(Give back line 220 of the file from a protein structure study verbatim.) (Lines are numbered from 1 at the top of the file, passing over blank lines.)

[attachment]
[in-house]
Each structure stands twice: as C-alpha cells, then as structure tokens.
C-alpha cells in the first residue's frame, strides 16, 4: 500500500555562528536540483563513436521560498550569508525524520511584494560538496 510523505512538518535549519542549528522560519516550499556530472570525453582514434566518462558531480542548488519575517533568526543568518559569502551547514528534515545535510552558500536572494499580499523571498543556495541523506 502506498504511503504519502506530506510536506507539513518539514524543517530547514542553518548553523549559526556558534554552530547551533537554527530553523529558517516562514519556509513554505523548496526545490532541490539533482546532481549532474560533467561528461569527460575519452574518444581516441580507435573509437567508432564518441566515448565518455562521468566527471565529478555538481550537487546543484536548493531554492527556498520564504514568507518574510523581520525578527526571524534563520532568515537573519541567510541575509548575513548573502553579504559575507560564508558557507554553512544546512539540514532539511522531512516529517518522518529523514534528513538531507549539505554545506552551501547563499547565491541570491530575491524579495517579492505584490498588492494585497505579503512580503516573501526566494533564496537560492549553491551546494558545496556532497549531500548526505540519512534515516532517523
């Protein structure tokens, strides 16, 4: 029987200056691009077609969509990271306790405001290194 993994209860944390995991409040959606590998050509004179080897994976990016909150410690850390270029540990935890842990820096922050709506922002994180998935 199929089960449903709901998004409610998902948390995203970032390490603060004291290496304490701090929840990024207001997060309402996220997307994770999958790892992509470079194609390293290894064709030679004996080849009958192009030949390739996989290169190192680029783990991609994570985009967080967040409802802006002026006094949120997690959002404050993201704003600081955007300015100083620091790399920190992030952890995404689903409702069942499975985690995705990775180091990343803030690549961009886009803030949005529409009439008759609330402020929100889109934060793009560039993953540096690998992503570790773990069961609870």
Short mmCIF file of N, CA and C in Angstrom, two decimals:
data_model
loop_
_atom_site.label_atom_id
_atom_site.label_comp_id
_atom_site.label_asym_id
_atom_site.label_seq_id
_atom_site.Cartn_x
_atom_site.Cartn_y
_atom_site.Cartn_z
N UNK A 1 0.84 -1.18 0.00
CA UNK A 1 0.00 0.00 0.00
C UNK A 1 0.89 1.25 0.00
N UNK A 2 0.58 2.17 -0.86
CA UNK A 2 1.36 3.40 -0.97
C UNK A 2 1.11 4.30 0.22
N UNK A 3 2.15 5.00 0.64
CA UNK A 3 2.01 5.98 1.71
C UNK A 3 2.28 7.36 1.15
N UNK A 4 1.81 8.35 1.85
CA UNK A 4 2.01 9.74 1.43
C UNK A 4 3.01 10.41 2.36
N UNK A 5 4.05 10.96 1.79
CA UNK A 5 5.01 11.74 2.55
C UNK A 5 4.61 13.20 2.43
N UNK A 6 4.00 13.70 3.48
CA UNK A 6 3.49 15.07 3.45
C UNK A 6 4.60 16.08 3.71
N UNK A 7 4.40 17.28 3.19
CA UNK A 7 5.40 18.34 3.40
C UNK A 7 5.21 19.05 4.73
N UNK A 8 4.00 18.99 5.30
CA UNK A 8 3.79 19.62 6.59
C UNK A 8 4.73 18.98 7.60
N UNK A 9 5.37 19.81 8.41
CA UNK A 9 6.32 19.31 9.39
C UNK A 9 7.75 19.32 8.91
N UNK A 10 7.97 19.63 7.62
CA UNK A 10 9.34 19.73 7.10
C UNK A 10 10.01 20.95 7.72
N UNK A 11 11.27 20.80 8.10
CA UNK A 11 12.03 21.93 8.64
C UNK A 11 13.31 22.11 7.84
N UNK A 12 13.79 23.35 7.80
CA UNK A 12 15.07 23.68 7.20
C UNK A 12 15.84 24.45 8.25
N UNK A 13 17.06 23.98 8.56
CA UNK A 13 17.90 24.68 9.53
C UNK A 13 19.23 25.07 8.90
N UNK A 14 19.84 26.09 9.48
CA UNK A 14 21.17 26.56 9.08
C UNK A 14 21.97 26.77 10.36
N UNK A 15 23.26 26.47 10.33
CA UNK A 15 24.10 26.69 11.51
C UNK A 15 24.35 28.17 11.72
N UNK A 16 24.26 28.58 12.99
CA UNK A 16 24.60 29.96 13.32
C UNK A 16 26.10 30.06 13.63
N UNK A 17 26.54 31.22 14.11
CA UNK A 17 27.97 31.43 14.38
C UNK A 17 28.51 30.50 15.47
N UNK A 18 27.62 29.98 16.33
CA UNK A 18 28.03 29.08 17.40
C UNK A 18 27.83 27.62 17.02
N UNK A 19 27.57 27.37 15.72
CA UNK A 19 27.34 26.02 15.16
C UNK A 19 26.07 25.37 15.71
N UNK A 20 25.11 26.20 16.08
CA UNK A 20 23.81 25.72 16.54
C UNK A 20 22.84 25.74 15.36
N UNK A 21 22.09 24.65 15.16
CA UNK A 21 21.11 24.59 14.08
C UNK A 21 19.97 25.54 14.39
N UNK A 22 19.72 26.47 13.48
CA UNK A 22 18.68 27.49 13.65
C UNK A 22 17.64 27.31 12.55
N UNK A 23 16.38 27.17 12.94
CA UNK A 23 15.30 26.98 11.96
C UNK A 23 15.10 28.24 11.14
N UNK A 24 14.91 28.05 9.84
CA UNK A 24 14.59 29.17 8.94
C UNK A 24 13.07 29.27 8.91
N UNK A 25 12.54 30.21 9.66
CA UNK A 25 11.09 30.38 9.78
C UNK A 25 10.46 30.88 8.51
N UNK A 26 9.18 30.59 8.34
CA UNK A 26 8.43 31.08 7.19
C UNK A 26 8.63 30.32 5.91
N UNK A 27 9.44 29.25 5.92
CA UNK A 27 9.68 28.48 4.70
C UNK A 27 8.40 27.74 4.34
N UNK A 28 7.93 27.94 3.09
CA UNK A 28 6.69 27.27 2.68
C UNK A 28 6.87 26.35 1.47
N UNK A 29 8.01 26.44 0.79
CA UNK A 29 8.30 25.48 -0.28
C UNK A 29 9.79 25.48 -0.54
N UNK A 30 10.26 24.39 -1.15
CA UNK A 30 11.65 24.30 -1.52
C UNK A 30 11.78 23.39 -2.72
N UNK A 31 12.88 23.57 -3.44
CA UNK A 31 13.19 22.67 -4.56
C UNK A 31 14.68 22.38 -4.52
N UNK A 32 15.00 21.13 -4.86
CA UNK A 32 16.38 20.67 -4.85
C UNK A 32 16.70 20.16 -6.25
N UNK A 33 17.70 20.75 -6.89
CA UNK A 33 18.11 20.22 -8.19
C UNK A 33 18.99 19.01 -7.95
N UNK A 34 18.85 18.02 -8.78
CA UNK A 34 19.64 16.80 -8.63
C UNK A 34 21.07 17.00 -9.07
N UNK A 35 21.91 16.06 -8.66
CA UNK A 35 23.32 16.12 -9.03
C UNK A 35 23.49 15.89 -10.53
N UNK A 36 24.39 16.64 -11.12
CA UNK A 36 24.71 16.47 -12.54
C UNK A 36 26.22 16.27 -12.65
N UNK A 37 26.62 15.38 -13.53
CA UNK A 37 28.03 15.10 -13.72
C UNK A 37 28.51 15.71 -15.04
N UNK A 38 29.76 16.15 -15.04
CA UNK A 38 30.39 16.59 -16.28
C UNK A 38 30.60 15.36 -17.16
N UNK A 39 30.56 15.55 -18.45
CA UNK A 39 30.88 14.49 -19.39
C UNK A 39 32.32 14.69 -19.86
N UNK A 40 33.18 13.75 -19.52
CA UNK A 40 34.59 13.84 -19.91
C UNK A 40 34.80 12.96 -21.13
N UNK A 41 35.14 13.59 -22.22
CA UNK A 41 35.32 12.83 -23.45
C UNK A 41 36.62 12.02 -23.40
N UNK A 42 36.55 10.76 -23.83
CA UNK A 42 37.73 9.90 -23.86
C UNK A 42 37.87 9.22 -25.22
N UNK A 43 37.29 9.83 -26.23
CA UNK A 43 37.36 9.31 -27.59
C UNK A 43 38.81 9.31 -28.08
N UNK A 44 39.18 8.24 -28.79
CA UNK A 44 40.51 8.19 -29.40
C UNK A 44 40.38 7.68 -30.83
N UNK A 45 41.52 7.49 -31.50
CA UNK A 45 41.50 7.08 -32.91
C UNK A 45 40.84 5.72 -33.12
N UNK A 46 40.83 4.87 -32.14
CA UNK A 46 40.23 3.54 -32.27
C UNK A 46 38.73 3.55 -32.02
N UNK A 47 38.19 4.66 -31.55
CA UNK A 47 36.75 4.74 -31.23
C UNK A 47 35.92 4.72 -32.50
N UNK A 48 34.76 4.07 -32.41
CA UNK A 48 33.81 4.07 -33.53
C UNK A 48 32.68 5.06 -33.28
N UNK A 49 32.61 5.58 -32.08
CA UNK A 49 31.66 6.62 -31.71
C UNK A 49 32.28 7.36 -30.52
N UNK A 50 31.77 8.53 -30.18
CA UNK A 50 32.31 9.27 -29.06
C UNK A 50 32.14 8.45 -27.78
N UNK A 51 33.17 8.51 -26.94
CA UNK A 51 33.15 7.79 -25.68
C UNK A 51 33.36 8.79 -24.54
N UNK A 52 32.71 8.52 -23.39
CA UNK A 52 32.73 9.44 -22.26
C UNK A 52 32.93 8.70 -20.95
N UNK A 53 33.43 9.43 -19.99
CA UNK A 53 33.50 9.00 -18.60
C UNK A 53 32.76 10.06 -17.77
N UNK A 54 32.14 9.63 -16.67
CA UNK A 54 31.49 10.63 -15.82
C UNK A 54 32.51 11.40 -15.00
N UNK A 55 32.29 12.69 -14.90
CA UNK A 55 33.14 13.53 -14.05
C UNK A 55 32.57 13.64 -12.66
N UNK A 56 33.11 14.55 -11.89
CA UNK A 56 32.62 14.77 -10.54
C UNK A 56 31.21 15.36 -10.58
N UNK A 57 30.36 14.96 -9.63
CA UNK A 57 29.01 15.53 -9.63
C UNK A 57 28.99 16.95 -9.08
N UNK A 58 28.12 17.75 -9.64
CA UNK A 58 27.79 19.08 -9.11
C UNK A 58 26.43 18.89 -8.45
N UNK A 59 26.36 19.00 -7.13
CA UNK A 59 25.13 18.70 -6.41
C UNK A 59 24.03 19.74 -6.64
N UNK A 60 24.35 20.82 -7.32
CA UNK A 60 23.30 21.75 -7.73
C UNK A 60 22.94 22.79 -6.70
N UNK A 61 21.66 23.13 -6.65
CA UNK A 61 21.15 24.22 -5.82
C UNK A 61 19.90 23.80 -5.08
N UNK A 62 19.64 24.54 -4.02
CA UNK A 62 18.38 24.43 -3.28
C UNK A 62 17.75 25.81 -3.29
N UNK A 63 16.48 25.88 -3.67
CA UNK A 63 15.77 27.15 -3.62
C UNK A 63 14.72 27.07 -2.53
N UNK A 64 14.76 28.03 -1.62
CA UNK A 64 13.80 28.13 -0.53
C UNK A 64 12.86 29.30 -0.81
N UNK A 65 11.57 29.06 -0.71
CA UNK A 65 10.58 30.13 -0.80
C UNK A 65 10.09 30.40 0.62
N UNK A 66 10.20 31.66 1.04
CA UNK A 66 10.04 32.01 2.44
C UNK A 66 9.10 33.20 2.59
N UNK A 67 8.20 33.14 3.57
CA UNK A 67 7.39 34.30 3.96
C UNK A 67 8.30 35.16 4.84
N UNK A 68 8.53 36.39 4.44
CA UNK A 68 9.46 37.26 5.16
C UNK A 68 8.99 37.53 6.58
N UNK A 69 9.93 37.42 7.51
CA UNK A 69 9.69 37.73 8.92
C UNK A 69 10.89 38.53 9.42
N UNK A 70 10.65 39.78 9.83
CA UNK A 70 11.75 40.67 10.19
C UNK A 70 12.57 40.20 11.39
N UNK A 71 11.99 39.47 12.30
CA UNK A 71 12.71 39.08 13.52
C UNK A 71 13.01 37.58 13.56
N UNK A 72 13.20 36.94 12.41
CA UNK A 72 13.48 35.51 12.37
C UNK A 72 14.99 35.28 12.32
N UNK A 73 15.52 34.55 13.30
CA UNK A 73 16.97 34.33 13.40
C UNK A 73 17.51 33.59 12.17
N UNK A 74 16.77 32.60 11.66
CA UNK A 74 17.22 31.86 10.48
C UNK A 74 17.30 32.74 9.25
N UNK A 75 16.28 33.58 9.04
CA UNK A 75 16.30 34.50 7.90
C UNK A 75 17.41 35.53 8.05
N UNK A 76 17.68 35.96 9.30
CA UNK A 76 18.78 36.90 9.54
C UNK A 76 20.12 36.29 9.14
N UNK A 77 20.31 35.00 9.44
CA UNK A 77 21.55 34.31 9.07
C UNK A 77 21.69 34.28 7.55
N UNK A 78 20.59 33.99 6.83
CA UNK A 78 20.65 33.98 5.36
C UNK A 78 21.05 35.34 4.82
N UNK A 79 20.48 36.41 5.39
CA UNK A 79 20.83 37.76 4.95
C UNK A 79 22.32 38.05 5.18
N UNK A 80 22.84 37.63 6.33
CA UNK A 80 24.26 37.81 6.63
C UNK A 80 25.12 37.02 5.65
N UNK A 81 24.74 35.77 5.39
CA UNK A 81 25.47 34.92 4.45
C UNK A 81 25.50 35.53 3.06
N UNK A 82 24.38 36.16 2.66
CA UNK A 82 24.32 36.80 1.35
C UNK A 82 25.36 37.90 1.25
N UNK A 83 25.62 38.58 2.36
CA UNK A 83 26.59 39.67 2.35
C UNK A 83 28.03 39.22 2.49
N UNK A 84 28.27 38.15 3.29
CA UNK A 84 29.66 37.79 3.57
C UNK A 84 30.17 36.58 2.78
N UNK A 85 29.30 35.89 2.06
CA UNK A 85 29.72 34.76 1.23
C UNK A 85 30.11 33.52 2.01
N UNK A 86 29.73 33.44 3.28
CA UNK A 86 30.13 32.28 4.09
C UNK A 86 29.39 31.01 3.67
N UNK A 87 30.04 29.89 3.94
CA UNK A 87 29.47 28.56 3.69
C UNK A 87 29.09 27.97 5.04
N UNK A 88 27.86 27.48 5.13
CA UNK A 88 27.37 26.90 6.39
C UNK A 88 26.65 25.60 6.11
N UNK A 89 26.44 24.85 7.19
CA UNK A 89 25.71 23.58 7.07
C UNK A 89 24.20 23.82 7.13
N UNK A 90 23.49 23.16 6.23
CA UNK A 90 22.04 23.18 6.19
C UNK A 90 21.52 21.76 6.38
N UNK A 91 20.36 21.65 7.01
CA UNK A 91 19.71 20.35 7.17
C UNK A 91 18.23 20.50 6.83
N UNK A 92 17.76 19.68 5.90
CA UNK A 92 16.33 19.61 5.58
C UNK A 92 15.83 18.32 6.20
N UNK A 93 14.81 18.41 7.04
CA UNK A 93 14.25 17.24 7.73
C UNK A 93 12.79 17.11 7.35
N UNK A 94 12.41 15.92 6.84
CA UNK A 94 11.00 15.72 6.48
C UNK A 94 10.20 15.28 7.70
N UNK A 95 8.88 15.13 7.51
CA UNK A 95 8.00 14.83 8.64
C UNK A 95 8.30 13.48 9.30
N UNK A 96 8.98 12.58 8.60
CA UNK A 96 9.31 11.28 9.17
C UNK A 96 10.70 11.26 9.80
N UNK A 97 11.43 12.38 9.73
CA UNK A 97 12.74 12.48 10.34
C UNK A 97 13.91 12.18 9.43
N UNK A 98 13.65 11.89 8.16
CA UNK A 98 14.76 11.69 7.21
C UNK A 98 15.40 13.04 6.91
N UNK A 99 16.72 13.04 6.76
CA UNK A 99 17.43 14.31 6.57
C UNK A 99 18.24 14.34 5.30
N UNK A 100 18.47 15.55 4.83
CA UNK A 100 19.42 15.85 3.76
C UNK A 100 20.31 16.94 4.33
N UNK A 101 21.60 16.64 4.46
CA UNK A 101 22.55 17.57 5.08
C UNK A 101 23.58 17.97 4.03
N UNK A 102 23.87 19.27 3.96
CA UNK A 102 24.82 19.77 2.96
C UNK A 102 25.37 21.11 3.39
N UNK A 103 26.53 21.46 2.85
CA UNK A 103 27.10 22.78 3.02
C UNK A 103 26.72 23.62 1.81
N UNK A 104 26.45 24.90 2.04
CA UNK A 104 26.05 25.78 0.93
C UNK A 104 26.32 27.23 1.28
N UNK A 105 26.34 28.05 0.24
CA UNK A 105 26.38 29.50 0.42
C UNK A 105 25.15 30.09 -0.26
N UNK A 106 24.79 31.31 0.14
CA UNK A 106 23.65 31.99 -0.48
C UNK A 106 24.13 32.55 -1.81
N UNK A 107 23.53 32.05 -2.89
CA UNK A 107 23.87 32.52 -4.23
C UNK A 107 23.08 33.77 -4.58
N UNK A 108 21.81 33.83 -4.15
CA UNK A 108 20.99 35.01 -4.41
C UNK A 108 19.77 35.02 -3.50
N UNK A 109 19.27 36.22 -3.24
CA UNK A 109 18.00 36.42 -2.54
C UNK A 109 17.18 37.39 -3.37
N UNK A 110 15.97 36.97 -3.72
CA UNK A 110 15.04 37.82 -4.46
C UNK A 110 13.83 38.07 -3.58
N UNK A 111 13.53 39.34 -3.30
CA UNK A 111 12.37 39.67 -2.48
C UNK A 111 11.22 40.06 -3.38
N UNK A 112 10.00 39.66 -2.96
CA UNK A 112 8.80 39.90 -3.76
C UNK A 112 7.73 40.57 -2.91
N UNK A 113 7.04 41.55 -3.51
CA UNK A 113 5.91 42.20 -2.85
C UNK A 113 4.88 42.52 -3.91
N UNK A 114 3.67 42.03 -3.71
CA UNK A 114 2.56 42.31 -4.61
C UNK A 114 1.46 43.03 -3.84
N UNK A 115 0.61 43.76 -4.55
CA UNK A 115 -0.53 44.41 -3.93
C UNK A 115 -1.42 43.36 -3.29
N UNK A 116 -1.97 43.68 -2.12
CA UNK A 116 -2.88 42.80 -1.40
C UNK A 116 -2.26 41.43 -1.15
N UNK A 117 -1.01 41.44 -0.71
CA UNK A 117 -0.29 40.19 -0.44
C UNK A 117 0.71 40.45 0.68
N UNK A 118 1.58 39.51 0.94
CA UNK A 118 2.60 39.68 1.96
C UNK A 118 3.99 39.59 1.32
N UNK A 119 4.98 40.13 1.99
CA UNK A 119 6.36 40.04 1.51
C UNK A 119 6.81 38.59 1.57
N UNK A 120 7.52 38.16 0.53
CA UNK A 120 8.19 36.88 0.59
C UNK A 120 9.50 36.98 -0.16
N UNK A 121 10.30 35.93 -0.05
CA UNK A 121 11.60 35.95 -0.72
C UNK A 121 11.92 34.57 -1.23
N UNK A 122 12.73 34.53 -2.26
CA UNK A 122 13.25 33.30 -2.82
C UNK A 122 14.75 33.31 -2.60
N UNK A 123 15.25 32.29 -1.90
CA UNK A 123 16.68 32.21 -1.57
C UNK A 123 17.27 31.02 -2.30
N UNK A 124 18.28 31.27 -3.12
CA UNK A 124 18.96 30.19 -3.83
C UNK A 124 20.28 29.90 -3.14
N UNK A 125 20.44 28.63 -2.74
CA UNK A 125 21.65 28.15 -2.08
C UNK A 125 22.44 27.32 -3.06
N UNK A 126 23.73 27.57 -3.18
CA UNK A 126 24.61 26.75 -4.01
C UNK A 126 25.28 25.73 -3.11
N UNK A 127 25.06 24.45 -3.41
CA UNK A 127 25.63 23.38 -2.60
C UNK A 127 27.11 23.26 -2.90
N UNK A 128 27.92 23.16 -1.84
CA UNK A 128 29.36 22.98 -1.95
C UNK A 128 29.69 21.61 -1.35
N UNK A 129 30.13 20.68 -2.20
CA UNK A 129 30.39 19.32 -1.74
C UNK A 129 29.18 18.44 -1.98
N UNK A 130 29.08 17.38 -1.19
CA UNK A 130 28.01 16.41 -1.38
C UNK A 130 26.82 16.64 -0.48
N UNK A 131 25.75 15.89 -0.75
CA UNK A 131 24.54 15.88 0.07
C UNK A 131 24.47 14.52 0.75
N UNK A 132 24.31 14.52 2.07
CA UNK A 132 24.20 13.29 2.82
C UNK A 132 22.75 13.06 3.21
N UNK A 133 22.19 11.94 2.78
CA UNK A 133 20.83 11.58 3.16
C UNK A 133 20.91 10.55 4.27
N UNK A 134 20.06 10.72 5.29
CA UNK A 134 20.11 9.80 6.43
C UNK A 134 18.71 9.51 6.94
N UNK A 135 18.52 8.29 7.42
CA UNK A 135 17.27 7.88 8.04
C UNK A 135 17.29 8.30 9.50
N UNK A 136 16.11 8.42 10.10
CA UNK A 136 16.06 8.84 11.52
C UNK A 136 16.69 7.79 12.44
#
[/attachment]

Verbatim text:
CA UNK A 69 9.69 37.73 8.92